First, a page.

Maybe I’m surprised because flight simming is what got me to work in aviation. Maybe I’m surprised because the majority of the people I work with or am friends with are all members of the aviation community. I think the most surprising thing was how high the percentage was for those not involved. 77.59% of the 15,000 people who took part, work outside of aviation. I think it’s great that people still have such passion and desire for this hobby, yet have other skills and knowledge outside of the industry.
The average number of years simming is 20.
That would mean I was just 5 years old when 19.41% of survey participants started their simming journey. Times have changed massively since then, but it’s really exciting to see that so many people have been involved with the hobby for so long. This is still a surprising figure in my mind when you consider what simulation must have been like all those years ago. If you’re in that category, I’d love to know your thoughts on how you feel flight simulation has progressed in those 20 years.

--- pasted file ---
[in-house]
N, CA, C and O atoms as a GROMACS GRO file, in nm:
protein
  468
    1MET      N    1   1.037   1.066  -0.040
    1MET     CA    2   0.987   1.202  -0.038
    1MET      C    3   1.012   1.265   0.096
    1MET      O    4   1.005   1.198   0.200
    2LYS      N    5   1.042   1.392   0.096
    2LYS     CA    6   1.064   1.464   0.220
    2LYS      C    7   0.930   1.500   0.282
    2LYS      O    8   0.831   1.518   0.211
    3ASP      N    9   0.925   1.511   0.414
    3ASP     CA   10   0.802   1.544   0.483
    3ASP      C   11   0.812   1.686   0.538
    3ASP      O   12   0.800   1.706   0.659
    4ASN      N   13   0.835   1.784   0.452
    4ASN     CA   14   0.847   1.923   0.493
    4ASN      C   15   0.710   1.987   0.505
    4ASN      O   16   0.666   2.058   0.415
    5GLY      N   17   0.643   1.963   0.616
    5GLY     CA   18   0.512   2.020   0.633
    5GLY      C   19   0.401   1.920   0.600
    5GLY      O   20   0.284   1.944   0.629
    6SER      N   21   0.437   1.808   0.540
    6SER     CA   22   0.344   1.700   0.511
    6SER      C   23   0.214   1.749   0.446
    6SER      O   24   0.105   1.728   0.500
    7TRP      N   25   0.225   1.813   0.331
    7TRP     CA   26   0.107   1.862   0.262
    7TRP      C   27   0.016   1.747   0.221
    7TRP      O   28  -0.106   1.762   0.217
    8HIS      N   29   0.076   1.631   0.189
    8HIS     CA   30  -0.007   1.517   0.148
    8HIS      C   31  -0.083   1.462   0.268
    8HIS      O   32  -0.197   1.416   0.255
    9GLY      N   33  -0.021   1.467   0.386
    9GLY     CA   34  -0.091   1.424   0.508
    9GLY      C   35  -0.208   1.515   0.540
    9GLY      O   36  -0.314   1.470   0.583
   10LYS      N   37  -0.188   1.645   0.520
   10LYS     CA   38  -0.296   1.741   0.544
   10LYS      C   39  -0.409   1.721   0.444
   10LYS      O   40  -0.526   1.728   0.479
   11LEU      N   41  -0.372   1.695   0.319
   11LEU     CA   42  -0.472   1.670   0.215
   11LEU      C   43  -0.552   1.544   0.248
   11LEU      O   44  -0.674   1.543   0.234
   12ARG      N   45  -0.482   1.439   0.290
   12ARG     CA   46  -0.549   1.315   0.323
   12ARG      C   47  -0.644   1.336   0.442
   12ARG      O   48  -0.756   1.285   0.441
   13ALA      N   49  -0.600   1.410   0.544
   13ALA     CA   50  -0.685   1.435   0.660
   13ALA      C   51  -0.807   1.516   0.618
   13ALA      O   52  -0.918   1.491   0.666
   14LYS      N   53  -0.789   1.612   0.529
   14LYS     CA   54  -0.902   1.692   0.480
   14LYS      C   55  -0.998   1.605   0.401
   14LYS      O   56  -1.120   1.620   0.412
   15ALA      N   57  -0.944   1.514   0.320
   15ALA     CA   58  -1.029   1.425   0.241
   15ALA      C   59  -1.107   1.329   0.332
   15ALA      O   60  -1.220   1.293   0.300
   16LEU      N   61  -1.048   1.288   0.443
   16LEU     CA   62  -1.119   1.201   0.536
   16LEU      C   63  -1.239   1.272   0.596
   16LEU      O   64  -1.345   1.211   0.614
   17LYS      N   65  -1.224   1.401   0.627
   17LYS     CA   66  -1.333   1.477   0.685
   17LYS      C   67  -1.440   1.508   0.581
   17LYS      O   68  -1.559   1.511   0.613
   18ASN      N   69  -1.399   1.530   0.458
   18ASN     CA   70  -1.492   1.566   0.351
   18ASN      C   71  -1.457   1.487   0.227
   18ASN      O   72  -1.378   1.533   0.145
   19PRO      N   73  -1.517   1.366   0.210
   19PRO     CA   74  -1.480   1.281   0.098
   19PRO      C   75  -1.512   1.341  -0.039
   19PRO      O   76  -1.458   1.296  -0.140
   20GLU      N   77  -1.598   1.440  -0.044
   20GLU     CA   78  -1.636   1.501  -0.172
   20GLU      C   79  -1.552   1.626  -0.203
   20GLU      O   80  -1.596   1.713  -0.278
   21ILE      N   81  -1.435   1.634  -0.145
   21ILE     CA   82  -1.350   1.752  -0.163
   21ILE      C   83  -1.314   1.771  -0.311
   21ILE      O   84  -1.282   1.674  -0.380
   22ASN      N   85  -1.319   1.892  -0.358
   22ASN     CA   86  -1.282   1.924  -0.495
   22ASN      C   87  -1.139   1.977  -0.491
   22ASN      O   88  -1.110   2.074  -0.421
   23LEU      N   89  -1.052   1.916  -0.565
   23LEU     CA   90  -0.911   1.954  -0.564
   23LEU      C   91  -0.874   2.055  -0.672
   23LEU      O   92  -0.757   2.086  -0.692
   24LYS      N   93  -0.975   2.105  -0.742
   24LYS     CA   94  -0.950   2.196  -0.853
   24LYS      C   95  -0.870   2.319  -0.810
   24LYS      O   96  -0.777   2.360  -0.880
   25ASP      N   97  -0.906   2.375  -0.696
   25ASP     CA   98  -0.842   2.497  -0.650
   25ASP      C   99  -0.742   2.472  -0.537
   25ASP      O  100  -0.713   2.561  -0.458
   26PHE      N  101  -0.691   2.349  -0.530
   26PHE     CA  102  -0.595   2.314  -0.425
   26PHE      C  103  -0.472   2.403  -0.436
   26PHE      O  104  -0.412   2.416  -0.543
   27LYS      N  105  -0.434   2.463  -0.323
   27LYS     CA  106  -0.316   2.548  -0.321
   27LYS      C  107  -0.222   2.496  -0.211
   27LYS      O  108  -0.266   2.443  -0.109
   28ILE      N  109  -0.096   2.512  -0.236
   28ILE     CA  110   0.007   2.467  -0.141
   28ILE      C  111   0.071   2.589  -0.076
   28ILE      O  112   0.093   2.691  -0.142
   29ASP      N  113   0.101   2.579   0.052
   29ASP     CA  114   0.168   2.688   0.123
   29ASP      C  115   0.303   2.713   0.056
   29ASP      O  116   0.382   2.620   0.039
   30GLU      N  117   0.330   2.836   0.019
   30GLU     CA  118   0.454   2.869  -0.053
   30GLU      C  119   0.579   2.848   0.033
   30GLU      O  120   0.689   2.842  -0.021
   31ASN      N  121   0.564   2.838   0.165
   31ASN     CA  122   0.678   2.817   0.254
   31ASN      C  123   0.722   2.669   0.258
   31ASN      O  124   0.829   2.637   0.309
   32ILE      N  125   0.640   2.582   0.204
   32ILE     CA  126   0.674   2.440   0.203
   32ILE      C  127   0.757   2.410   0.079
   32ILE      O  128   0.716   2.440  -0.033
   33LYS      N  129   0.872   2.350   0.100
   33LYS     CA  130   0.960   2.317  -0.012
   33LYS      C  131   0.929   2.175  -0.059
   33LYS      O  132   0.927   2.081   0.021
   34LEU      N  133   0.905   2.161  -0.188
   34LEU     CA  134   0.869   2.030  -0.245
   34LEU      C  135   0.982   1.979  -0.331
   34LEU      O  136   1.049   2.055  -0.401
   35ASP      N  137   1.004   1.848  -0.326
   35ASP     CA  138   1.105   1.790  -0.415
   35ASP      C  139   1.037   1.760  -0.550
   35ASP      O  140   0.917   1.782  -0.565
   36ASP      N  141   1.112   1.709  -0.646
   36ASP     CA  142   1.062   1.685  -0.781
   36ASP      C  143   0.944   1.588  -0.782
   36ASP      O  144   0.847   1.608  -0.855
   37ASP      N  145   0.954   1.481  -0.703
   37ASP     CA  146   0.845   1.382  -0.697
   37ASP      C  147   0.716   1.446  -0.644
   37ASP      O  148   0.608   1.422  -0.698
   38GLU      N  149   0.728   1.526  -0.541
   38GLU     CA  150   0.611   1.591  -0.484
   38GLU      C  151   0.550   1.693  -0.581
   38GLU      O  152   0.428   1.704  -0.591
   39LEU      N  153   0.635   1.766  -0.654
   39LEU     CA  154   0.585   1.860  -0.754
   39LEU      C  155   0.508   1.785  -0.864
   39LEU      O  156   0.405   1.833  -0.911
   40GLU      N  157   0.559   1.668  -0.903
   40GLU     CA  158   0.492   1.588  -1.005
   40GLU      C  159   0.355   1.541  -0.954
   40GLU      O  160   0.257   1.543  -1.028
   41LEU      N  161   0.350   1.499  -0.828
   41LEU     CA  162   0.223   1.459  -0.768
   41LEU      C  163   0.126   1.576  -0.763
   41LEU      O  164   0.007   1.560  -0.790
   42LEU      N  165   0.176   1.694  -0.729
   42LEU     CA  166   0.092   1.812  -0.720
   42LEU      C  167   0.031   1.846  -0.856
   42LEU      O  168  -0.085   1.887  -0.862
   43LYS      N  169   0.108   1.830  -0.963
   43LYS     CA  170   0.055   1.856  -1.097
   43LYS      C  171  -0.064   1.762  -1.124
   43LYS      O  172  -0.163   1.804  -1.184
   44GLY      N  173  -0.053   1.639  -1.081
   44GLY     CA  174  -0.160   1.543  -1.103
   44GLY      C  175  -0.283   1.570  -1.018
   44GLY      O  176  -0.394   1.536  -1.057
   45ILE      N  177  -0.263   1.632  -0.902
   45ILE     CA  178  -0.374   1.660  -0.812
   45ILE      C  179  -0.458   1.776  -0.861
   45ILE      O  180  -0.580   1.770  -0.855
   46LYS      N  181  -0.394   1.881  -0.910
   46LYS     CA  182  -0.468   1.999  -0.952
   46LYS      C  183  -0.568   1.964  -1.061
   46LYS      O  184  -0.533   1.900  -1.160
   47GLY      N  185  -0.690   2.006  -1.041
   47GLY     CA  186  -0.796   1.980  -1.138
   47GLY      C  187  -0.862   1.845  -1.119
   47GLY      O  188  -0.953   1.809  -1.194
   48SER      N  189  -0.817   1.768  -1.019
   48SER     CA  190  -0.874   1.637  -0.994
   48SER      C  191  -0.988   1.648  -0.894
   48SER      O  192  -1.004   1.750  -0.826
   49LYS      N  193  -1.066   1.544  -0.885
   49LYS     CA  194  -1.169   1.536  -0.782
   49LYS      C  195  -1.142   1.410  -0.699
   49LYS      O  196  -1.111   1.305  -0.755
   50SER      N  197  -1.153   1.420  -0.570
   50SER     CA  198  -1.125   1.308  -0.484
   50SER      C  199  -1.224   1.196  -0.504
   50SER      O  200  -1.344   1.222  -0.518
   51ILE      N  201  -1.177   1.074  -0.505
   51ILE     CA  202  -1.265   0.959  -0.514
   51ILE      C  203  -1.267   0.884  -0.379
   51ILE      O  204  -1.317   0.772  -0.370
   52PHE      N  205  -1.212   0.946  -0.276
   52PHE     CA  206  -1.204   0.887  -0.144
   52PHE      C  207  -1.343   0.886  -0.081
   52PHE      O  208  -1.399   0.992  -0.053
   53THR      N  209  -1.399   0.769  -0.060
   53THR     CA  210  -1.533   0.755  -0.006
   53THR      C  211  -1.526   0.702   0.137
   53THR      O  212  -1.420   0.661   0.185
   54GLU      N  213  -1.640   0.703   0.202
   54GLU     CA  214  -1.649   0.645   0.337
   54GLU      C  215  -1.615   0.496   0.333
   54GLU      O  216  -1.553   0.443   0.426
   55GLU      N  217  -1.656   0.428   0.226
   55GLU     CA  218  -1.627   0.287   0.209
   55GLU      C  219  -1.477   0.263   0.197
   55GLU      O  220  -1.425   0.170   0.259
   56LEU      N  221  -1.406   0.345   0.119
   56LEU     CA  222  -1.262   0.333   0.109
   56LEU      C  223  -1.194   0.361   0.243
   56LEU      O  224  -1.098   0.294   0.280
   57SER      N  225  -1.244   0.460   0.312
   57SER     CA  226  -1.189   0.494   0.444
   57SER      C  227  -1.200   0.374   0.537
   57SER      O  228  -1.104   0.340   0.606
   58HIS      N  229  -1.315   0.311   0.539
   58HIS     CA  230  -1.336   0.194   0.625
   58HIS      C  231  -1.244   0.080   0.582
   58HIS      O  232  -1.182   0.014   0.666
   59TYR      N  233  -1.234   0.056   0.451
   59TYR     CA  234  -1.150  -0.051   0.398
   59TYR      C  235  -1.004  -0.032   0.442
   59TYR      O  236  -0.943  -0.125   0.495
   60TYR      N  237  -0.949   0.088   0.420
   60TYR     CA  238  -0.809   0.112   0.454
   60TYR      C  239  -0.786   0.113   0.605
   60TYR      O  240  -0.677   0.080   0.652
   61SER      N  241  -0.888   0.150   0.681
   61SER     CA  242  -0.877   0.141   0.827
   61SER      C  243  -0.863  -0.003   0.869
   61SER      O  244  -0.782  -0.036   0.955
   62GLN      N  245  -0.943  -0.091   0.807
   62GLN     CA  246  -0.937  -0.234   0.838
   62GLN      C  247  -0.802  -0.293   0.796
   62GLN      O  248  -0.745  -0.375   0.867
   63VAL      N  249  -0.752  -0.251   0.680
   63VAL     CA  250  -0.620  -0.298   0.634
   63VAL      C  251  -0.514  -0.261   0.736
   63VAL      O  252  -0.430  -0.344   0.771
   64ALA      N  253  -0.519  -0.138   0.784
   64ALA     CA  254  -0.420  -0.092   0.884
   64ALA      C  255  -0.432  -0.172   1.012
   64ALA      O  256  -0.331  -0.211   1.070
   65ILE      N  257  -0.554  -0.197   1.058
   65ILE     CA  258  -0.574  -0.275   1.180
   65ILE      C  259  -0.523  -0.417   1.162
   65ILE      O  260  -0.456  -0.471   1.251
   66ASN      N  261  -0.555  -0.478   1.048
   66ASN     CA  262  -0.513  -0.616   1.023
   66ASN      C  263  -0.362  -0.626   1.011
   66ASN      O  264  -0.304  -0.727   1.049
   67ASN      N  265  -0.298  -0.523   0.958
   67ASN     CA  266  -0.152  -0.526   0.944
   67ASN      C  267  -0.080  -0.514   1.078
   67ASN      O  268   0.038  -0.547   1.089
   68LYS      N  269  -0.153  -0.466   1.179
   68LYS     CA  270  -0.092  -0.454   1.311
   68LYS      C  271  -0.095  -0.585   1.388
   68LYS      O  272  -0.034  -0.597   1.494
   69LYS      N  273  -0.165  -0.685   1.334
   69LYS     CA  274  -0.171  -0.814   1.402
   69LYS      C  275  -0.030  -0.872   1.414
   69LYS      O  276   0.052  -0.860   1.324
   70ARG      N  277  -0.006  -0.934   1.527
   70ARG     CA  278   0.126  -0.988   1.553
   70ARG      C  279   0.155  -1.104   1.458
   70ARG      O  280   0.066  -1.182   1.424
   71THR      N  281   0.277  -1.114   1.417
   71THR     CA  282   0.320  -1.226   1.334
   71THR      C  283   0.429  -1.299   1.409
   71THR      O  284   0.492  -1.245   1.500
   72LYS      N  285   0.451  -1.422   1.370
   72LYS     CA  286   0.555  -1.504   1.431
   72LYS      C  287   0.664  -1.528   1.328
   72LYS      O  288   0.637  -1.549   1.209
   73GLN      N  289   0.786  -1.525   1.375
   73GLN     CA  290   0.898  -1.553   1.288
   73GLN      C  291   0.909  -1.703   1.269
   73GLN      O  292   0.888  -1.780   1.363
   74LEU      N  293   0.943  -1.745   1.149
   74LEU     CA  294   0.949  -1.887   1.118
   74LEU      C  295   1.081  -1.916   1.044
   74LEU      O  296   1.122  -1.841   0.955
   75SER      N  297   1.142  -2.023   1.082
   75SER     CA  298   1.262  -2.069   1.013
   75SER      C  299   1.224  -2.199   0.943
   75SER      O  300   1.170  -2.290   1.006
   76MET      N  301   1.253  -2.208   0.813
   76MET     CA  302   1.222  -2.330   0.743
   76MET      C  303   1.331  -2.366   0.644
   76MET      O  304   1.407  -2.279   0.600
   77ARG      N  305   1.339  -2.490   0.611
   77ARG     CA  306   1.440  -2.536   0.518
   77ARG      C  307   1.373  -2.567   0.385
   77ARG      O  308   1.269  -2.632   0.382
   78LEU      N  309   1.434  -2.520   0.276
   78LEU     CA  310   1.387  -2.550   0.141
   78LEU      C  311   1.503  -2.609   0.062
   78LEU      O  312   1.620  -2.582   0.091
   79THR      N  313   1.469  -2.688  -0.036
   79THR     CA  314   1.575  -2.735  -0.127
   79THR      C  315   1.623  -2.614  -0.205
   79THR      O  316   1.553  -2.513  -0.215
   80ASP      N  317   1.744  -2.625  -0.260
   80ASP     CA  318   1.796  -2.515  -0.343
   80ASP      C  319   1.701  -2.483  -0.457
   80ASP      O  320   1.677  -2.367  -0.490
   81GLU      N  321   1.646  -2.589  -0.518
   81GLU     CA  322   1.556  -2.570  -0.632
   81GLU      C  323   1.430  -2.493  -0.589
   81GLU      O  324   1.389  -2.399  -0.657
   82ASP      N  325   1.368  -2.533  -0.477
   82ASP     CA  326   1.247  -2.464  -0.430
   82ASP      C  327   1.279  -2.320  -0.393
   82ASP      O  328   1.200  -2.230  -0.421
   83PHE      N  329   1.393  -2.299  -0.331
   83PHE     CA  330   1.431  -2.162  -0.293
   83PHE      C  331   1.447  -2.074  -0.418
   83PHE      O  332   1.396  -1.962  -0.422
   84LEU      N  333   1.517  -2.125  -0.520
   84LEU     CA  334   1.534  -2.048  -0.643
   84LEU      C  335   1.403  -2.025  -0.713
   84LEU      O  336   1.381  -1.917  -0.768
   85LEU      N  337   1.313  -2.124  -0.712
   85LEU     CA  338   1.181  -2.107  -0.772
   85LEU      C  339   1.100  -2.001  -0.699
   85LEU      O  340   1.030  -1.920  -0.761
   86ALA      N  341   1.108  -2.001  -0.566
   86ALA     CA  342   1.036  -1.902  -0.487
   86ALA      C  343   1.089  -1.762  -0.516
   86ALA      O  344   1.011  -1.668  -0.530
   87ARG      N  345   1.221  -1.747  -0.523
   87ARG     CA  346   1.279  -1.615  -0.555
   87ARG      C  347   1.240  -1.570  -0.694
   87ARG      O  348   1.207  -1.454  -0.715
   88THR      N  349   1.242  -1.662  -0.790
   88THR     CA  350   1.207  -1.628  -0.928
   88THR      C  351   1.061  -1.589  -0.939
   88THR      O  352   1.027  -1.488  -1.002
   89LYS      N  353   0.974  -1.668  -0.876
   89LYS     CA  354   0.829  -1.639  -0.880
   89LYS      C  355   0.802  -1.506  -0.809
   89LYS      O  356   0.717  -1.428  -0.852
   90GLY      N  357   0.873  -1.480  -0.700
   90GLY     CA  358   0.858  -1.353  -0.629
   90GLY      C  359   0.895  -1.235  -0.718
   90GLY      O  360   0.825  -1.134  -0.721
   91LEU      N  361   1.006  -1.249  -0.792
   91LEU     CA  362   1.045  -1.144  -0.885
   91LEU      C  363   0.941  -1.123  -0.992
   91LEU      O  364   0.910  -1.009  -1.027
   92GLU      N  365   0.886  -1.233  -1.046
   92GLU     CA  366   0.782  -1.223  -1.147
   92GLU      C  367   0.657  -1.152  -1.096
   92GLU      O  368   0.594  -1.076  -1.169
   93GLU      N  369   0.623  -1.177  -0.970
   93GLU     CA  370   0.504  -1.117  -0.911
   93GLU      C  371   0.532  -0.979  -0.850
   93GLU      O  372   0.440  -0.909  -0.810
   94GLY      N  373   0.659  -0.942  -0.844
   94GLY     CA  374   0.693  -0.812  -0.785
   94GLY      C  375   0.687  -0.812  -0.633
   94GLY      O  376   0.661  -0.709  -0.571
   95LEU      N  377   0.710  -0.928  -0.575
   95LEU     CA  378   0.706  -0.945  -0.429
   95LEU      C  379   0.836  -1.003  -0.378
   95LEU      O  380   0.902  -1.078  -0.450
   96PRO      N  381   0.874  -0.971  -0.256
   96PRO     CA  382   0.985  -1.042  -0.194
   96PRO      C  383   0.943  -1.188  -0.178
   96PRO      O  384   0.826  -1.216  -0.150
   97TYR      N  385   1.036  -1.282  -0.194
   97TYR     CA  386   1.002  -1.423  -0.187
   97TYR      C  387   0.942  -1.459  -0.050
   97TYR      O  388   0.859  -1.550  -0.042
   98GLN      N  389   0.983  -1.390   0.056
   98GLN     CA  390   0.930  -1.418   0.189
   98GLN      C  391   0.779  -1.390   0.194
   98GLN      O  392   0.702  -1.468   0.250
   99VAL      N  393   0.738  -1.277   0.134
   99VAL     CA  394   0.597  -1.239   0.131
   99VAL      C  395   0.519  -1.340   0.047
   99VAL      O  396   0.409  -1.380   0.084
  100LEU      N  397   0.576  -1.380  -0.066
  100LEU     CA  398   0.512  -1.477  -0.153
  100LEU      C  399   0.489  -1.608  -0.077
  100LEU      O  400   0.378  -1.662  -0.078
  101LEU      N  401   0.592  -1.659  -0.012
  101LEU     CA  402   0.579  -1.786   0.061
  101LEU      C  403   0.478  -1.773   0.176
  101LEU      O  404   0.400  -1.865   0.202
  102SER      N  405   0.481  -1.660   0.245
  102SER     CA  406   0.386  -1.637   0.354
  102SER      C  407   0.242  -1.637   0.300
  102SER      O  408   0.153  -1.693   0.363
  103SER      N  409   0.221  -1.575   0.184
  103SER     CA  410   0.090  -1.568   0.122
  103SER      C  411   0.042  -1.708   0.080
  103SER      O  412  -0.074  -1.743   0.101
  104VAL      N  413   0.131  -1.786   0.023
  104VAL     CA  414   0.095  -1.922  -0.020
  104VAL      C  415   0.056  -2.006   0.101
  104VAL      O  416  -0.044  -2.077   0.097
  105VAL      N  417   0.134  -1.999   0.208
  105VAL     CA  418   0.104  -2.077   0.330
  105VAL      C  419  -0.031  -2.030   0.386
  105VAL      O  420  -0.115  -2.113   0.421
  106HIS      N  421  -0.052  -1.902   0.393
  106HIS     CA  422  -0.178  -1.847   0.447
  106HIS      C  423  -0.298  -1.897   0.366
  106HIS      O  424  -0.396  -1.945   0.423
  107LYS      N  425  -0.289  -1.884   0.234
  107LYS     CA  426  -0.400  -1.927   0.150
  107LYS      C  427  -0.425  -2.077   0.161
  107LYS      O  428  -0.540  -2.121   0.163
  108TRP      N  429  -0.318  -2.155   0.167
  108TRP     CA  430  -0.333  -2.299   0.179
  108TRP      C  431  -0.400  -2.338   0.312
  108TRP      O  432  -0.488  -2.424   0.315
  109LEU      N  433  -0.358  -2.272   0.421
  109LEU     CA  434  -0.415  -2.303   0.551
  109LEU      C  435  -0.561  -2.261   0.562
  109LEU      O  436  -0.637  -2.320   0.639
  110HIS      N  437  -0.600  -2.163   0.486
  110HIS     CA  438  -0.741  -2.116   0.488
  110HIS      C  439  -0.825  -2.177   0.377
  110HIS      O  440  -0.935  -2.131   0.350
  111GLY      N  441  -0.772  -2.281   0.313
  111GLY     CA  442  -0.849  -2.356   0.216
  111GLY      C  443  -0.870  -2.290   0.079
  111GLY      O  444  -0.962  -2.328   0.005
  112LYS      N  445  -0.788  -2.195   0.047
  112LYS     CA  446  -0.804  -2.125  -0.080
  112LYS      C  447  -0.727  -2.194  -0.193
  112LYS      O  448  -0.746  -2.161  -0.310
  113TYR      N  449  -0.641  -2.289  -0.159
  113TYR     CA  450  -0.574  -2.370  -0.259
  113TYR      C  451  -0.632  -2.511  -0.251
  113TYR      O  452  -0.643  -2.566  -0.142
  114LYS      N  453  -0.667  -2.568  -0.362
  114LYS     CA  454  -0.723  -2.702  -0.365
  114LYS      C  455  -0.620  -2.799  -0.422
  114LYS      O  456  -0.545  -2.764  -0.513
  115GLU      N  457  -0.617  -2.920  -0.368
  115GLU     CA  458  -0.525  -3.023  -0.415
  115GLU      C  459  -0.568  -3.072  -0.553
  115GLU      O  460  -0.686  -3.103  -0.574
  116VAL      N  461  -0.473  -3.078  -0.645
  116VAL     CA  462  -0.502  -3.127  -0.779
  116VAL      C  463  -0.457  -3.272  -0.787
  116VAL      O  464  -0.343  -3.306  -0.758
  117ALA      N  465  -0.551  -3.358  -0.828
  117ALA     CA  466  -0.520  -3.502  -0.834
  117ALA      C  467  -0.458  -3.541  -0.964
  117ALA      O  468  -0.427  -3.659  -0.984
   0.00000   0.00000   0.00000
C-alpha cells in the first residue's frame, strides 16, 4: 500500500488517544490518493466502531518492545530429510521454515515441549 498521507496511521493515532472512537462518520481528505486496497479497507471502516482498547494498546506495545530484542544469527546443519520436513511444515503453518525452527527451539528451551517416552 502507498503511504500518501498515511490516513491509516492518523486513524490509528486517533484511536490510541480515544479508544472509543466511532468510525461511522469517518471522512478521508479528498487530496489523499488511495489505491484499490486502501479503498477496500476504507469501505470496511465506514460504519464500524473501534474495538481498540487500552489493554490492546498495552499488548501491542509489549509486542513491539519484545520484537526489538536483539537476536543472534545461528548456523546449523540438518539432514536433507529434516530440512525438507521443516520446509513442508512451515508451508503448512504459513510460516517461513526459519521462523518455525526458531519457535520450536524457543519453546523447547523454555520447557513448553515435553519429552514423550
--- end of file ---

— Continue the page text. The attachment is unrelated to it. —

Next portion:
The average simmer will spend only $250 on software add-ons per year.
This is probably the stat that surprised me the most. When we made DCTRY and collected all of the prices for products, the average cost of a scenery piece was $28.23. When we compare that to the $250 someone would spend per year, that is 8/9 scenery products in total. That doesn’t include add-ons such as aircraft, texture enhancement packs, weather engines, or even the simulator itself. Obviously, there’s a huge variable on that $250 per year depending on the person, but it’s a lot lower than I had thought considering the price of add-ons in today’s market.
Things I think may happen now
We’ll see an increase in resources given to X-Plane development.
With the huge uptake on usage in X-Plane, I think developers will be keen to get in on the action. It’s clearly now a platform that is viable for many people in various flying situations. Whether that is IFR or VFR, in virtual reality or not – there are lots of add-ons now available that meet the demands of the community. There are still plenty of products out there for ESP platforms, but not yet available for X-Plane (and vice versa), so there’s still lots of room for growth. We’ll also see a lot more concurrent releases happen next year too. As tools become better and SDKs are better understood, developers will have the ability to work on both sims at the same time, or at least outsource their project to a conversion development studio. This will benefit the community massively.